The problem with physical cash is that when it’s gone; it’s gone. It’s not like it has your name on it. (That would be somewhat impractical really as it changes hands so often.)

And then there’s the money you do have that’s perfectly safe, but that you just don’t value enough to bother with. Coins now are somewhat redundant for many people; more of an inconvenience than an object of value. Even as far back as 2007 (wow, that sentence makes us feel old) a survey by Chevrolet calculated that in the UK 6.5 billion pennies had somehow disappeared. That’s £65 million (and 22,000 tons) of completely disposable hard cash. In one country alone.

Cash as a physical entity is also a pain in the arse to deal with. Think of all the times you had to nip to the ATM, wasting a few of your precious minutes on this planet. That’s before we consider the fact that ATMs often charge you money for the privilege of getting cash that you own. Or there’s time spent depositing cash in the bank.

Bigger businesses spend many thousands just moving the physical stuff around. That’s a lot of moving targets for criminals.

As well as speeding transaction times, digital payments reduce crime rates dramatically. Unlike cash, the sender and receiver can both be tracked by both parties to a transaction. Secure gateways make digital transactions hard to tamper with. Payments can be made online or over the phone.

Society more generally benefits too. No cash in the cash register equals no robbery. No cash in the vault equals no violent break-ins. And digital money does not need to be driven around by middle-aged security guards in vans which may as well be branded ‘bountiful loot’. (And, let’s be honest, who needs another Hollywood heist movie?) Put simply, hard cash is a soft target.

We’re not going to pretend that digital money isn’t without pitfalls. The last financial crisis illustrated that putting your money in a bank is risky if the financial system fails. Banks also close for weekends, preventing urgent transactions by businesses and individuals. And, with such high overheads, transactions fees are high.

Cryptocurrencies offer solutions to many of these problems. Blockchain systems used for crypto transactions are far more sophisticated than a signature or pin number, enabling the owner to retain complete control of their assets.

When payments are ‘pushed’, crypto allows you to safeguard your personal details (unlike credit card transactions). Funds are received faster and fees are lower.

And cryptocurrency-based peer-to-peer settlement systems are available 24/7, 365 days of the year.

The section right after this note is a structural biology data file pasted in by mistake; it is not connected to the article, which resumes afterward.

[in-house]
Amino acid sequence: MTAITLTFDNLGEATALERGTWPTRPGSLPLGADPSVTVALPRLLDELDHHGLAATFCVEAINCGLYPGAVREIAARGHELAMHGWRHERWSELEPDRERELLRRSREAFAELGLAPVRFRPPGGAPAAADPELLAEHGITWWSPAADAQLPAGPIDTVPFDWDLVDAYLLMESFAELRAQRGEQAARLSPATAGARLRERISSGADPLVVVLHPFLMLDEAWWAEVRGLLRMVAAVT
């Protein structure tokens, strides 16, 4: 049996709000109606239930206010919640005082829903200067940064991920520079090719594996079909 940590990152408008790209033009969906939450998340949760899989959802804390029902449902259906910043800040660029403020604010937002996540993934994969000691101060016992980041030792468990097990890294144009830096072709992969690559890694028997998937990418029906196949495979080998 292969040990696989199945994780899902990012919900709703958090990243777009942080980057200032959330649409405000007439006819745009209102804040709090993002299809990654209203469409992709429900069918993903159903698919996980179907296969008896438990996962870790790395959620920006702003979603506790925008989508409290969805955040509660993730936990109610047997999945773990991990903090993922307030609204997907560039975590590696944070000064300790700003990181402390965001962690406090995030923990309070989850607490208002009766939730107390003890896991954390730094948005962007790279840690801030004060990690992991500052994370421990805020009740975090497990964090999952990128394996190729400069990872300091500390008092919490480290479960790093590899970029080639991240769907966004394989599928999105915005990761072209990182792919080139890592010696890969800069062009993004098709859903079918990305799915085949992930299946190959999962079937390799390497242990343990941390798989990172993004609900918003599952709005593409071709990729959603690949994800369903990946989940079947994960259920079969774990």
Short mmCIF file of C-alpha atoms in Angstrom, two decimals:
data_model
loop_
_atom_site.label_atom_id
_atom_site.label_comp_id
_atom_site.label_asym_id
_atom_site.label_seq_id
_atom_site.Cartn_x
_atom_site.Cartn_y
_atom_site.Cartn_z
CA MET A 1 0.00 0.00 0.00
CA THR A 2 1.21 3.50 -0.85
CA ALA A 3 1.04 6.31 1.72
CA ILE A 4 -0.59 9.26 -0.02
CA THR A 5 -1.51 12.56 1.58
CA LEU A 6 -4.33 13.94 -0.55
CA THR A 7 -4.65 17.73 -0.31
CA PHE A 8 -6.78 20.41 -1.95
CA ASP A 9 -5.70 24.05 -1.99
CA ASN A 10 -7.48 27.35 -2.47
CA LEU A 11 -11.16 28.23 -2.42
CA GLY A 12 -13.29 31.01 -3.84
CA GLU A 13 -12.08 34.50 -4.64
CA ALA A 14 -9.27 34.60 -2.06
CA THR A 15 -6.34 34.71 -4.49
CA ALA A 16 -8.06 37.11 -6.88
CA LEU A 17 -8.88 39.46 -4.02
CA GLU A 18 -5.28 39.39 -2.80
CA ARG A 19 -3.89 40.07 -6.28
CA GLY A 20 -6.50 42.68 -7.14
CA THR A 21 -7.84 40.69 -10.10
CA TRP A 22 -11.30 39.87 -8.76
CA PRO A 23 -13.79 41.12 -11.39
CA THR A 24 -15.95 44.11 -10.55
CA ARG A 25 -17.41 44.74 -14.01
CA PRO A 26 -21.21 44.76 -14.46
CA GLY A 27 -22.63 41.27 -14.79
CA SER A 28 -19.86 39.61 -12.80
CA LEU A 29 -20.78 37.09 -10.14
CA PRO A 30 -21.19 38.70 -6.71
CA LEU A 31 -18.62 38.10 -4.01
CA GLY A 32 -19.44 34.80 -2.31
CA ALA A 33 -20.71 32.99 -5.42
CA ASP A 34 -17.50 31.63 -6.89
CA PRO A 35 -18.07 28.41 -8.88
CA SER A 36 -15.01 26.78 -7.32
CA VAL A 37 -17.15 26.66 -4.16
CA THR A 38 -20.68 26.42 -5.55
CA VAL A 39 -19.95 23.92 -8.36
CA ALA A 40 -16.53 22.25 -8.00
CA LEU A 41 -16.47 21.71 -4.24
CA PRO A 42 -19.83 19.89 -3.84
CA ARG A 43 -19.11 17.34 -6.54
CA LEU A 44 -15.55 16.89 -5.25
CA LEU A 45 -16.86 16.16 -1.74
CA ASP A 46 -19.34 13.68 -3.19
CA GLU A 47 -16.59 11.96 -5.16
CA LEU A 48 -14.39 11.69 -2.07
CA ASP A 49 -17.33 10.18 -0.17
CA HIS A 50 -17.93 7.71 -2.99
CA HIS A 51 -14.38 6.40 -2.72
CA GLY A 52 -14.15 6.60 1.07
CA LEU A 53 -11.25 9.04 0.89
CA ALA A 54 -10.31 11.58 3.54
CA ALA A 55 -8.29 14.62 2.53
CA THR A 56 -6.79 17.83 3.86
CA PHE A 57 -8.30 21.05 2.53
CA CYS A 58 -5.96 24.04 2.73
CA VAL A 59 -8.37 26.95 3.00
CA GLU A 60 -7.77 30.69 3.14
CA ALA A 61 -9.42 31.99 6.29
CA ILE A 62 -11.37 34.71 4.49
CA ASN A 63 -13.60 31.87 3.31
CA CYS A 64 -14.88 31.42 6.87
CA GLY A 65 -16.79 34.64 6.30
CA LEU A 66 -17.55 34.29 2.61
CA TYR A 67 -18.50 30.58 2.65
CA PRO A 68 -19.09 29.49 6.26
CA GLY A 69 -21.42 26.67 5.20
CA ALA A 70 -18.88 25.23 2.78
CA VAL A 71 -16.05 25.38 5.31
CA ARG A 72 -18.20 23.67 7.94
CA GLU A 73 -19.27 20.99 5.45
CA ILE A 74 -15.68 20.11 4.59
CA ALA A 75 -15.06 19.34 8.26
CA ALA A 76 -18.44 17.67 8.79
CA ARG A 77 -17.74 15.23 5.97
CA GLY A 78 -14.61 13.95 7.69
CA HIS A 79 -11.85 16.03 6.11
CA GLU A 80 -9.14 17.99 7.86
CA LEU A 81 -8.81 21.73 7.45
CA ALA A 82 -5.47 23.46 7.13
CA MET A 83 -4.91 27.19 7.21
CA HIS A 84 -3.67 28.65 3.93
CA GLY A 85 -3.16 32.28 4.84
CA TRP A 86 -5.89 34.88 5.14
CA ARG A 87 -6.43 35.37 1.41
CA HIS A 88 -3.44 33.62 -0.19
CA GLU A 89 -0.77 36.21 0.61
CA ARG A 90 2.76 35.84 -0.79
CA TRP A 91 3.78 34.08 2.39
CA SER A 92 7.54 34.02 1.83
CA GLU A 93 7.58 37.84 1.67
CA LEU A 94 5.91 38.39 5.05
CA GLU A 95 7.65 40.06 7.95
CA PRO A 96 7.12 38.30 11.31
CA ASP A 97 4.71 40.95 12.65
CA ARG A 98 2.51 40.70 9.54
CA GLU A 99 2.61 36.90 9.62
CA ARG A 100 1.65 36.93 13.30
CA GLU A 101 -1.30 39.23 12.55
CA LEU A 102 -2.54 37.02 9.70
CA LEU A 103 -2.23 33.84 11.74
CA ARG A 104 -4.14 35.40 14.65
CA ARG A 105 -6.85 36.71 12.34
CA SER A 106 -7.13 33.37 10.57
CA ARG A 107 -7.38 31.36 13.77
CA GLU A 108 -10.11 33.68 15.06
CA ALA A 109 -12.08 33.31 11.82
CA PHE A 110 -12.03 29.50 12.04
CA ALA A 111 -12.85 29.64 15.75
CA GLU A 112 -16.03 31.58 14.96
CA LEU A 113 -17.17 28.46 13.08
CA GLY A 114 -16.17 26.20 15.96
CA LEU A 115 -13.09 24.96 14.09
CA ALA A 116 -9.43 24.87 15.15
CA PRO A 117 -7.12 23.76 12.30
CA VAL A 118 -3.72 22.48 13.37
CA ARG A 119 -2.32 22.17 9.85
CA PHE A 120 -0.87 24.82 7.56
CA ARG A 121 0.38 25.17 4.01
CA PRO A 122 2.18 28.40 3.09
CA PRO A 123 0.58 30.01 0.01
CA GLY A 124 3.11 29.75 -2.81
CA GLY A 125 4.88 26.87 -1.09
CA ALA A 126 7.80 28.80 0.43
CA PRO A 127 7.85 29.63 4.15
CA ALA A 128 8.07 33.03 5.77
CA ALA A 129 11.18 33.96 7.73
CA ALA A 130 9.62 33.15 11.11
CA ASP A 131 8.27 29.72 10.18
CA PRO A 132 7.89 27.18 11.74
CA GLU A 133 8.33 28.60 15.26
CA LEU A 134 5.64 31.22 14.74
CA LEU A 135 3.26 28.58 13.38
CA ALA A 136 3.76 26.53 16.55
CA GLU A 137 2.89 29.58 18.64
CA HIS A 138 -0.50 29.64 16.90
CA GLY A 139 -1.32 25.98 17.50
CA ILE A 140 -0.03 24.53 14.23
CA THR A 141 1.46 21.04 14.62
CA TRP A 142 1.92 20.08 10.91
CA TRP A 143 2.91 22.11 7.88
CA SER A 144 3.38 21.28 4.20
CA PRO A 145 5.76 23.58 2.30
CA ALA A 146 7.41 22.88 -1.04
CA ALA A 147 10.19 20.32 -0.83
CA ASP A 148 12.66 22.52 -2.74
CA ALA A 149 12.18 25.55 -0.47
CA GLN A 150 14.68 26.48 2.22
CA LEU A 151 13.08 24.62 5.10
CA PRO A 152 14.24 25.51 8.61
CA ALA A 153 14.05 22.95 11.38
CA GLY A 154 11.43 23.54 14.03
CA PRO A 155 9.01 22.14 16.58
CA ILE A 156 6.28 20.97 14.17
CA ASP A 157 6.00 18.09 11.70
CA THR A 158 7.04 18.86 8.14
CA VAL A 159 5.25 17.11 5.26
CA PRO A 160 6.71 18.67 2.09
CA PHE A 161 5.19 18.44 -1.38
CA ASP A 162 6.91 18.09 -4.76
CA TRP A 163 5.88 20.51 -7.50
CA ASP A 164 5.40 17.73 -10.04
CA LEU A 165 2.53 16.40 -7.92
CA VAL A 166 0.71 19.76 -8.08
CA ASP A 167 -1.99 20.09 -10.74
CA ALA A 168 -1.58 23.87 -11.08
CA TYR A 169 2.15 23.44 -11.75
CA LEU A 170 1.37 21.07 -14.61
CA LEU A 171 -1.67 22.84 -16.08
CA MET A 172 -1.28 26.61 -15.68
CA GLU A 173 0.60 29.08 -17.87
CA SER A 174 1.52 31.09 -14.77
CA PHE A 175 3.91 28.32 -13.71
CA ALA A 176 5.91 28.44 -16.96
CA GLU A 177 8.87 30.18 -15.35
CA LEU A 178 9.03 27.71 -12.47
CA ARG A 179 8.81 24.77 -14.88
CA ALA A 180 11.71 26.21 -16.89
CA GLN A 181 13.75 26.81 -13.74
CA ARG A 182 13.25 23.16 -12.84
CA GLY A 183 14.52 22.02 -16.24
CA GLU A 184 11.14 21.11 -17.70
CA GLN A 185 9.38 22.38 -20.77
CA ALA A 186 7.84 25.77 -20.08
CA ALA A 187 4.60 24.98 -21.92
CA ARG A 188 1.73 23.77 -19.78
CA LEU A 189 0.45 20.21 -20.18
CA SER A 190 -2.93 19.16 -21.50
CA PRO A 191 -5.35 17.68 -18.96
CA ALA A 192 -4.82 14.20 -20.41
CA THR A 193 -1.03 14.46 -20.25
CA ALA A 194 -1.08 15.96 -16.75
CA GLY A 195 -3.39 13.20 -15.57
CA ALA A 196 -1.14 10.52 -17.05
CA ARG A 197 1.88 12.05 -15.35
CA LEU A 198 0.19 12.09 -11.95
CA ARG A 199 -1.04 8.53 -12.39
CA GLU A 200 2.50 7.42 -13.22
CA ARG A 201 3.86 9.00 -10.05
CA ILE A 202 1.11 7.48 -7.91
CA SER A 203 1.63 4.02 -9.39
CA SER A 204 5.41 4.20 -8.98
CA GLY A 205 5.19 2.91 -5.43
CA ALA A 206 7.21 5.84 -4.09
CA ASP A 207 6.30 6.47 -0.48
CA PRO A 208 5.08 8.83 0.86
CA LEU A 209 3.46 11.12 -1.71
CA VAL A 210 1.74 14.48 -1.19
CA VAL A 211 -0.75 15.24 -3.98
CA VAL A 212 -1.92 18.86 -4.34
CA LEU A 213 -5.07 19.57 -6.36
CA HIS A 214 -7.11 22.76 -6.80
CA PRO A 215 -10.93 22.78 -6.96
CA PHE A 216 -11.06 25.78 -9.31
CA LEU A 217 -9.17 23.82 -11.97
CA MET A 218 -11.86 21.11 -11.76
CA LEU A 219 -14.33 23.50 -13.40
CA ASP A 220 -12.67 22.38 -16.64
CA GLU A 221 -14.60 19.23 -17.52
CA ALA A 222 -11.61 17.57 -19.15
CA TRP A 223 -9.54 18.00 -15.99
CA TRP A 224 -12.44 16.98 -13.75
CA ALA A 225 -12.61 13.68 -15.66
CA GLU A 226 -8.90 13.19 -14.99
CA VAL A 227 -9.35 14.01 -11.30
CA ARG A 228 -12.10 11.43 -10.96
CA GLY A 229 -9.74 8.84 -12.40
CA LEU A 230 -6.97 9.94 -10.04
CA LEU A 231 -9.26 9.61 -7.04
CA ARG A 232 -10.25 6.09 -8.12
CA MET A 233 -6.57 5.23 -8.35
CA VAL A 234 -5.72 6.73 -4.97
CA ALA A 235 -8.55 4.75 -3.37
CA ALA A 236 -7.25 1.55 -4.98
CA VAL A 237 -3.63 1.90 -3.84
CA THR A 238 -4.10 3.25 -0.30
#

We could go on, but the message remains: If you think cash is answer to your money security concerns, perhaps try asking a different question.

THE CASHLESS ECONOMY: Are we ready for it?

The coronavirus outbreak became a catalyst for the popularity of cash-free payments in many countries.

More than a decade since the world’s most recognized cryptocurrency – Bitcoin – was introduced, we are witnessing an unprecedented growth in the market today. With over 6,000 cryptocurrencies in existence, the combined value has breached the $2T mark.[1]

There are telltale signs that mainstream acceptance is closer than we think as cryptocurrency finds its way to public consciousness. Business tycoons, Hollywood celebrities, big-name athletes and influencers have now chosen to accept it as part of their wages or include it in their financial portfolios. Some Fortune 100 companies have begun embracing blockchain. And payment giants can no longer ignore the demand for crypto payment as a method.

No doubt, cryptocurrencies are bound to change the way we live. This is no more evident than in how we do our day-to-day financial transactions. As we live in a fast-evolving digital world, blockchain technology is changing the landscape of the traditional financial system. And crypto is likely to play an important role as we move closer to becoming a cashless society.

The pandemic effect

Alongside the growing interest in cryptocurrency and blockchain, the coronavirus outbreak became a catalyst for the popularity of cash-free payments in many countries. And for good reason. Several studies have long proven that cash is a public health risk. As bank notes and coins are commonly passed around, disease-causing germs and virus can easily be transmitted form one person to another.